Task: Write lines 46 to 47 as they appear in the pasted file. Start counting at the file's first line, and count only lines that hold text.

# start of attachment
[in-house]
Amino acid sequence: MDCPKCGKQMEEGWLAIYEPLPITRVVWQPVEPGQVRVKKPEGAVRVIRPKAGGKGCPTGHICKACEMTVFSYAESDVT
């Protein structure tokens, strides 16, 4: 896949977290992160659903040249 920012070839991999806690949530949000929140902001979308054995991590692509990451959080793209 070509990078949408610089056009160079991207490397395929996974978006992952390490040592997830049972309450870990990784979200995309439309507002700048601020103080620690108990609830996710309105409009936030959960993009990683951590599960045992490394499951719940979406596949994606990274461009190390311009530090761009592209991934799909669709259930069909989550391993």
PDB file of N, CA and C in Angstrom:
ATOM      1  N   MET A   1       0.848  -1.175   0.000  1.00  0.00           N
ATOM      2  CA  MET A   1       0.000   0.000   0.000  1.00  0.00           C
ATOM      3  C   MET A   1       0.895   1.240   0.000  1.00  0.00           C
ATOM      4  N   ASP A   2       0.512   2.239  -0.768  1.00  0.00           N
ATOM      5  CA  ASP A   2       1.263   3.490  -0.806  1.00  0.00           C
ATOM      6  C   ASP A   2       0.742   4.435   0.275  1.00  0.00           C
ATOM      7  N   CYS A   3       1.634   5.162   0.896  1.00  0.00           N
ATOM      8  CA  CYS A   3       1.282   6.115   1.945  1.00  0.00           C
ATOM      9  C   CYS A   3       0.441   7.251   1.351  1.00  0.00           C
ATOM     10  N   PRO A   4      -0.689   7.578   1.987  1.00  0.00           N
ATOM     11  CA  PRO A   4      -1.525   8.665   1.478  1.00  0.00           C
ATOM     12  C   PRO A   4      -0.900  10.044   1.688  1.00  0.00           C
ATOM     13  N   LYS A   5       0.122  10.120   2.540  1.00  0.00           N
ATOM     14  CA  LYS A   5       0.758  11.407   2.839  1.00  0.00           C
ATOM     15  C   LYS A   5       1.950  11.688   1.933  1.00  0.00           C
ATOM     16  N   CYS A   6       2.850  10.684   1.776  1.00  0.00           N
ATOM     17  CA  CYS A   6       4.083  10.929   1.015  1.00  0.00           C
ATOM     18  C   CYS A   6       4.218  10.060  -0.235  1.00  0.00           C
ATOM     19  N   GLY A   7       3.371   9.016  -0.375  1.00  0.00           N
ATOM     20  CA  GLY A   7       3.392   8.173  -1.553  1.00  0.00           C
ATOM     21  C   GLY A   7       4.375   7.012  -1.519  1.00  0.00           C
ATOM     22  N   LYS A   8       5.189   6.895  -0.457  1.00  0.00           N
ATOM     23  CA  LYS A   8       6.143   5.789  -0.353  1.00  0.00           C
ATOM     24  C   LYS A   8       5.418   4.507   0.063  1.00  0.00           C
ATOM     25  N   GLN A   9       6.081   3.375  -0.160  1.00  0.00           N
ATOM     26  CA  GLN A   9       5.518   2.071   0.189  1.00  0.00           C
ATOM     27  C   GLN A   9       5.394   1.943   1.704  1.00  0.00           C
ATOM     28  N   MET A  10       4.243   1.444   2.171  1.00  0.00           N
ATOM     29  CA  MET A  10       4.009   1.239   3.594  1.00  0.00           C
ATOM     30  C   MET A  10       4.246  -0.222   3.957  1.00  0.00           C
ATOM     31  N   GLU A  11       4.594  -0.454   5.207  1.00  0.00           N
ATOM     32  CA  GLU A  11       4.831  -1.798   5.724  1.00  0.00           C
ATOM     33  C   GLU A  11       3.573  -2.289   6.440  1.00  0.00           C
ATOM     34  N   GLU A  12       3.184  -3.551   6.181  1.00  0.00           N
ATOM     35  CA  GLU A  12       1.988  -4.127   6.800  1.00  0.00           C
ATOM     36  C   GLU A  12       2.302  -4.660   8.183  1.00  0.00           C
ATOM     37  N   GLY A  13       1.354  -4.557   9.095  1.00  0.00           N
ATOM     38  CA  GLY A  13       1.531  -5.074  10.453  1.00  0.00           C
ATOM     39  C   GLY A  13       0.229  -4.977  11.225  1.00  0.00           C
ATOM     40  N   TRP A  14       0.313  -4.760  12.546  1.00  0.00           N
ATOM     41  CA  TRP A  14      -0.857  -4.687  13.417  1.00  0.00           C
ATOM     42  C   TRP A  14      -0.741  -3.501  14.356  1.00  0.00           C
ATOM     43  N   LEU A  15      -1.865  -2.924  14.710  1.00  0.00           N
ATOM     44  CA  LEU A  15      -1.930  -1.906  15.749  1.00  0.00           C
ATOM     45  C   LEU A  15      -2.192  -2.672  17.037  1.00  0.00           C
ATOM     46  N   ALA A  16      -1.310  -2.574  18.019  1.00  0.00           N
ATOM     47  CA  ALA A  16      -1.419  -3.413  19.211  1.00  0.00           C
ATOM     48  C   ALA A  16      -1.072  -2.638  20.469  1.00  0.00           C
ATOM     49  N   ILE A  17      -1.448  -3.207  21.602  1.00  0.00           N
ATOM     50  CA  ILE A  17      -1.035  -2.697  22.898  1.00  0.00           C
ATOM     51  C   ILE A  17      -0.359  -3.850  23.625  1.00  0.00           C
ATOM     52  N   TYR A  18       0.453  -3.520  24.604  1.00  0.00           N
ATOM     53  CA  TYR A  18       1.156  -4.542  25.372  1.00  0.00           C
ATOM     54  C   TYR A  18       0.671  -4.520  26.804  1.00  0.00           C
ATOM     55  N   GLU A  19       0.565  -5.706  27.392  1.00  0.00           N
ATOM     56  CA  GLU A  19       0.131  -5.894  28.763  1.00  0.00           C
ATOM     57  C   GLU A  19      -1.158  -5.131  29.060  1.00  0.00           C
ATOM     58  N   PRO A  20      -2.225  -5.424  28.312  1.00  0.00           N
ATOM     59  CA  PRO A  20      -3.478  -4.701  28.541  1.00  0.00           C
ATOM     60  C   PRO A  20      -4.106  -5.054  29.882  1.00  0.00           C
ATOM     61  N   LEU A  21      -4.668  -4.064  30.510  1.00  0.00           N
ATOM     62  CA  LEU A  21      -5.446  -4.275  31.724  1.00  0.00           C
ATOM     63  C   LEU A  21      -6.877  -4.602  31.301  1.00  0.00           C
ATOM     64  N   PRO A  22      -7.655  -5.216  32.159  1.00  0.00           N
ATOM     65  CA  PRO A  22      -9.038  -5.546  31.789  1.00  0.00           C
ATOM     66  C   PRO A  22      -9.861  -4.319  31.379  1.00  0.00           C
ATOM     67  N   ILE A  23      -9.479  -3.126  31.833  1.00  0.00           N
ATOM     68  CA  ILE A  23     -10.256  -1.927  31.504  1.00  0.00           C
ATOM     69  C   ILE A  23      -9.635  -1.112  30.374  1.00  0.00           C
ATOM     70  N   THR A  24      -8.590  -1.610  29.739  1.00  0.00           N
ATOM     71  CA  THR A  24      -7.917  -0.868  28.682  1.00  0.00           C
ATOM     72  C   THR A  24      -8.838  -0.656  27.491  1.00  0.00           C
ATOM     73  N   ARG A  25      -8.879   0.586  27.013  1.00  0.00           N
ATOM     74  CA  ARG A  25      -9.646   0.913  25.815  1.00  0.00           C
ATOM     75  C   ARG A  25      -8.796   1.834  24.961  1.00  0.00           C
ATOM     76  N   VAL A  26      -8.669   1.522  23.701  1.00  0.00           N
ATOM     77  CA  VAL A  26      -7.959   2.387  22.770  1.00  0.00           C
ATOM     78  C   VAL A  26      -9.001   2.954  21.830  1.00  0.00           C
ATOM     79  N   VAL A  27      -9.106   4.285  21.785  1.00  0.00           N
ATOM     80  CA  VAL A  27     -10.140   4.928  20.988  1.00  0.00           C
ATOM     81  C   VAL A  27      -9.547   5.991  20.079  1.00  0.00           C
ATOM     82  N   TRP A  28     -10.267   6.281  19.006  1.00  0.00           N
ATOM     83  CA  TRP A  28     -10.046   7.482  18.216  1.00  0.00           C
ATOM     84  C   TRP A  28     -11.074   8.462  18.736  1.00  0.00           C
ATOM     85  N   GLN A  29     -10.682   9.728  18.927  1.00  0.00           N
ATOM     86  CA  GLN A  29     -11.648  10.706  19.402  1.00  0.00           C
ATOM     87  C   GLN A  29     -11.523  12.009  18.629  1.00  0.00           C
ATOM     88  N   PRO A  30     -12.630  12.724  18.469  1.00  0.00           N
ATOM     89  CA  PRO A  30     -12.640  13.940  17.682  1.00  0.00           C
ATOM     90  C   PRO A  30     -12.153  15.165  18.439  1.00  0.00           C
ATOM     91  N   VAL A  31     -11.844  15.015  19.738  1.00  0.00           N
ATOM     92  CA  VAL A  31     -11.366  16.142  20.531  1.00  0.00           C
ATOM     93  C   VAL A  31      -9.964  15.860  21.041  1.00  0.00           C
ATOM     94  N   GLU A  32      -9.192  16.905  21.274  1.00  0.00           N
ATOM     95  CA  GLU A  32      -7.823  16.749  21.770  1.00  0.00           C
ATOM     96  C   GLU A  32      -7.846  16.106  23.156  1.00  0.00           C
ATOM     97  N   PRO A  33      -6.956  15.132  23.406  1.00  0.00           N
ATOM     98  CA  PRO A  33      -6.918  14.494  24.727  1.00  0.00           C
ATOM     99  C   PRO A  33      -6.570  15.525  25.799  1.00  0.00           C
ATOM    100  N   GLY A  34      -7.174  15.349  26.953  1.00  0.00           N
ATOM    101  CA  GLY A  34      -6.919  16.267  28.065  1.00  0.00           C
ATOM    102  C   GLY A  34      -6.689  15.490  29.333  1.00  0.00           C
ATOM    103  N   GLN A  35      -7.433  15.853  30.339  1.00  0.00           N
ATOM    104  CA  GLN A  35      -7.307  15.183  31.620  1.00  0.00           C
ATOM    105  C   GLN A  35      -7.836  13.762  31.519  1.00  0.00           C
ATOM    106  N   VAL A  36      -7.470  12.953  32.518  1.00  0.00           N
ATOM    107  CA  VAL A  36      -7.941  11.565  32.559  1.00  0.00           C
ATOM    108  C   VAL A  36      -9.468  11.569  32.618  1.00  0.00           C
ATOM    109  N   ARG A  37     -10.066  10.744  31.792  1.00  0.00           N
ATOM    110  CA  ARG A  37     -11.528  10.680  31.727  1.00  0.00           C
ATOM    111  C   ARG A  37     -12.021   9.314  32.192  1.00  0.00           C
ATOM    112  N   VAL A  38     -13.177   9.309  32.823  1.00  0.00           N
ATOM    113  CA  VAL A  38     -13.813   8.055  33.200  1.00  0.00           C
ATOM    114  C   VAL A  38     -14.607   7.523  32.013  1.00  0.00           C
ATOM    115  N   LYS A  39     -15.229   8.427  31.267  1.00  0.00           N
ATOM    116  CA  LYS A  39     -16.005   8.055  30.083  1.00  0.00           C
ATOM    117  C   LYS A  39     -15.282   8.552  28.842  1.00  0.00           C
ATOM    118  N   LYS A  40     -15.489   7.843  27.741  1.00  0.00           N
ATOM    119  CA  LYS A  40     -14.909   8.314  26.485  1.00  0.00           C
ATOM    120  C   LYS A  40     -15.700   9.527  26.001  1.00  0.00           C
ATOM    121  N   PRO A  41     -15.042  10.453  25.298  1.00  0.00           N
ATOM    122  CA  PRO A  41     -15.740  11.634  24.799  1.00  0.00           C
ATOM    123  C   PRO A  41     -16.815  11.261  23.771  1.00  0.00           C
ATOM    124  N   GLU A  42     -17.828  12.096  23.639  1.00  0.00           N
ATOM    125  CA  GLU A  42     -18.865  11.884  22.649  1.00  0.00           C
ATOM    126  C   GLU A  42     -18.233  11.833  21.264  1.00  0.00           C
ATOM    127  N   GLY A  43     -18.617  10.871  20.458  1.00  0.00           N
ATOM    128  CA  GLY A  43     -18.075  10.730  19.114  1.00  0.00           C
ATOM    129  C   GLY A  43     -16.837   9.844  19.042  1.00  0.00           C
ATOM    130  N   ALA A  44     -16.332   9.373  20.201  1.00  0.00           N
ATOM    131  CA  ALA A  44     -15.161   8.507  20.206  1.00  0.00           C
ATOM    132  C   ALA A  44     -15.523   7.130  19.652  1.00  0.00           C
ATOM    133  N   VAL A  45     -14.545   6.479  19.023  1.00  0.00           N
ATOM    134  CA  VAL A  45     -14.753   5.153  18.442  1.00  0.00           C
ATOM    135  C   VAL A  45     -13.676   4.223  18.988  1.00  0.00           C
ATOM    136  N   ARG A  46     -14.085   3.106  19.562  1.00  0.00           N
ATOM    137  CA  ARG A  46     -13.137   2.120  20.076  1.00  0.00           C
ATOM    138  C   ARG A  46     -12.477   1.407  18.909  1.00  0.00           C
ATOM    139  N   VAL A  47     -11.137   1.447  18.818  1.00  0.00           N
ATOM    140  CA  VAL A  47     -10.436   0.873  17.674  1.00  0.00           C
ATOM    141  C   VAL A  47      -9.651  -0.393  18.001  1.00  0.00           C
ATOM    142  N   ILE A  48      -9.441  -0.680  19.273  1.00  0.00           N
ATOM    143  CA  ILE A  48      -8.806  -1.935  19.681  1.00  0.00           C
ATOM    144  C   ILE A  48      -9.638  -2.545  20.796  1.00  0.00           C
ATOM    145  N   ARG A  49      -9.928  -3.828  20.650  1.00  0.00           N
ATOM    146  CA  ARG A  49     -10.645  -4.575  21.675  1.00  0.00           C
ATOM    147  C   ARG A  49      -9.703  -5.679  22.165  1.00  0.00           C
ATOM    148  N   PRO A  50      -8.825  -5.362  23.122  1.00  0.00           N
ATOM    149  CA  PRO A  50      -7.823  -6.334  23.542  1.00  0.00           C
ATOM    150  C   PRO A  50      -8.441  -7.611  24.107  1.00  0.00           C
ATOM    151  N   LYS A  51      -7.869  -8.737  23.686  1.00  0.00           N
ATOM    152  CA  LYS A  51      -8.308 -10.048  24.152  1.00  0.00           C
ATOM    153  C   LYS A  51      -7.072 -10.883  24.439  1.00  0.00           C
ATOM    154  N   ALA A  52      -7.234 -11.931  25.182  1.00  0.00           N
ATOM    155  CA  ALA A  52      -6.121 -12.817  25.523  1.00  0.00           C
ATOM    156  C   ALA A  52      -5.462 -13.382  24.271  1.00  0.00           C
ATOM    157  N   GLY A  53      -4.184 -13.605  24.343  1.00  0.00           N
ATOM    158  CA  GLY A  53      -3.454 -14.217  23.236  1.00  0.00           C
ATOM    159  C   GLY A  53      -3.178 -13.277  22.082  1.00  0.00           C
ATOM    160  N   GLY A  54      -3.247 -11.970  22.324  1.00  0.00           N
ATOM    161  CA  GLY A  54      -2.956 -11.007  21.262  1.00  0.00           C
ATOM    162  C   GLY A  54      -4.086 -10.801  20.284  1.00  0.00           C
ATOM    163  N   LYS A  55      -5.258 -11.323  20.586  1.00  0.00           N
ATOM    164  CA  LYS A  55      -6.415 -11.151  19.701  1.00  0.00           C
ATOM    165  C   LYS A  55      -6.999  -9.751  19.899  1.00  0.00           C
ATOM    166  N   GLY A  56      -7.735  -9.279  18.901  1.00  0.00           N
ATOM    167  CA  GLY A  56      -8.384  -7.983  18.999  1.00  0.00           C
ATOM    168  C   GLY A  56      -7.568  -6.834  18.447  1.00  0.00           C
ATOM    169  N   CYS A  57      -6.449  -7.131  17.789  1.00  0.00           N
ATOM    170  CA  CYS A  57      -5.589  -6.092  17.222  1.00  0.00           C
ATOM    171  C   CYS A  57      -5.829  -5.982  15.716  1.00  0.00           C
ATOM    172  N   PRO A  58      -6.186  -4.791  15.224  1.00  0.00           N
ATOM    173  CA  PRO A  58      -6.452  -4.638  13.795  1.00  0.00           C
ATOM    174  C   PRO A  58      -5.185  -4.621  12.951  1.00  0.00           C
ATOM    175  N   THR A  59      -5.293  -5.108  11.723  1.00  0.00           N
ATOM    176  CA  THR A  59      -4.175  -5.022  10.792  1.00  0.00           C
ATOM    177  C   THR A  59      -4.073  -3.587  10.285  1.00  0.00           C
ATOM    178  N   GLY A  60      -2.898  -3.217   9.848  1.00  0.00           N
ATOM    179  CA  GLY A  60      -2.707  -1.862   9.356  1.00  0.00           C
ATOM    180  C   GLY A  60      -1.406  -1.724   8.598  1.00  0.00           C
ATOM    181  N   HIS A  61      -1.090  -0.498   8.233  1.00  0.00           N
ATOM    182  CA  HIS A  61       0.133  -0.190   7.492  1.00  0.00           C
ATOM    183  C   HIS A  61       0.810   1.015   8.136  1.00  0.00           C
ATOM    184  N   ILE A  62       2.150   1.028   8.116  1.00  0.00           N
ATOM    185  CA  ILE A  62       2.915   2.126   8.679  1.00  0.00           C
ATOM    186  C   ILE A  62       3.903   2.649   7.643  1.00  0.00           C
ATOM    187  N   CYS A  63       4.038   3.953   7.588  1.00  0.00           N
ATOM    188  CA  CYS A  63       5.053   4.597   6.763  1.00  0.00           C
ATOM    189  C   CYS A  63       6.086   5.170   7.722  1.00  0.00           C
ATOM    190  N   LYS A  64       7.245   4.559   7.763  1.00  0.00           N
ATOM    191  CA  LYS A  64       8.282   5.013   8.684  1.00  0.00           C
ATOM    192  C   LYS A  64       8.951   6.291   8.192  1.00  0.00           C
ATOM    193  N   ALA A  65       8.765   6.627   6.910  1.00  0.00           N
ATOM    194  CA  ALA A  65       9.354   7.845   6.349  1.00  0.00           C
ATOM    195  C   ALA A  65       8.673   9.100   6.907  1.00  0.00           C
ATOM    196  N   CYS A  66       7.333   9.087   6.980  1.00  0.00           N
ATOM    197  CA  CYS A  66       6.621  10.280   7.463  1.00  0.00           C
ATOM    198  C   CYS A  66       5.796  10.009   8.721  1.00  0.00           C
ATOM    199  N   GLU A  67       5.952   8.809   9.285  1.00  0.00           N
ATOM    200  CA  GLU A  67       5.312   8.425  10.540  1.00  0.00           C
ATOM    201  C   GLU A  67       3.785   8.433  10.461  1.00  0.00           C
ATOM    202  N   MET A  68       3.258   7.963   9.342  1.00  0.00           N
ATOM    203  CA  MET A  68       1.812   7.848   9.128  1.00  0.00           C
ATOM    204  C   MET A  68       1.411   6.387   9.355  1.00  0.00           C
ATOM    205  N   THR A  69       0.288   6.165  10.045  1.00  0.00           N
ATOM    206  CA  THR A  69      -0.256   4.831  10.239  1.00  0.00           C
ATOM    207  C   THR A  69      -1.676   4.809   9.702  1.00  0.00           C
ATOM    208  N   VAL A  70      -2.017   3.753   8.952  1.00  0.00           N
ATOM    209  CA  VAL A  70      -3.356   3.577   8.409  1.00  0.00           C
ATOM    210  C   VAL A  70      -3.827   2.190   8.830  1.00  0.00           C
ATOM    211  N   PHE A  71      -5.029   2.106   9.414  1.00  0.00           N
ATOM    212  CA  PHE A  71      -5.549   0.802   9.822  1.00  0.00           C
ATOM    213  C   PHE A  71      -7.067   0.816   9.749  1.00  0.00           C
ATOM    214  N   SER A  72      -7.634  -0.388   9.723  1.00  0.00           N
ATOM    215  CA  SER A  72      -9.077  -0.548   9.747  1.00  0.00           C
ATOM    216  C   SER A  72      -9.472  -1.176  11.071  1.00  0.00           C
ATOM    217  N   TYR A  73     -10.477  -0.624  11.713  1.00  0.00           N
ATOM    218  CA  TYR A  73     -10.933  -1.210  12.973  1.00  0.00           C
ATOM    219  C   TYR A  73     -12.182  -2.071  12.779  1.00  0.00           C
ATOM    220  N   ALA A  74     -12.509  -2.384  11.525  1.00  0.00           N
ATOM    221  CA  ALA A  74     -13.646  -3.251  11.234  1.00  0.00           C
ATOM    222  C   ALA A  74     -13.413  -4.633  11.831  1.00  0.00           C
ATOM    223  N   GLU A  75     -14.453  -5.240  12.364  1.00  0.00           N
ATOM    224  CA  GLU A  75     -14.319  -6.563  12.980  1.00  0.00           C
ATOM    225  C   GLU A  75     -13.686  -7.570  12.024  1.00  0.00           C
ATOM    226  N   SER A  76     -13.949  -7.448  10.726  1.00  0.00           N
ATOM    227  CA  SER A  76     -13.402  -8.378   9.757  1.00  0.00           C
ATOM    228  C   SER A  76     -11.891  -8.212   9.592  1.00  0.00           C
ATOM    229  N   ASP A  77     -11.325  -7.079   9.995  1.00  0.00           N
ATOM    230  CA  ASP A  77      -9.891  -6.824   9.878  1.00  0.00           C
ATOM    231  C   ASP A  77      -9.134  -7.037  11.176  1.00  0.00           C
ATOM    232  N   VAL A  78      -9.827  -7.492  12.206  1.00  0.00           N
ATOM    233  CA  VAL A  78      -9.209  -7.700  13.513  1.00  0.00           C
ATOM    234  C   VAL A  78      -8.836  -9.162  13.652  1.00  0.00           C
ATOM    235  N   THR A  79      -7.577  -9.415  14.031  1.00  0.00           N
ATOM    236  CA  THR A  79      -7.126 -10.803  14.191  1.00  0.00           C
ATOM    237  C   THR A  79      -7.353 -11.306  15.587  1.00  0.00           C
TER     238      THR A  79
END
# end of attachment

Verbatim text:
ATOM     42  C   TRP A  14      -0.741  -3.501  14.356  1.00  0.00           C
ATOM     43  N   LEU A  15      -1.865  -2.924  14.710  1.00  0.00           N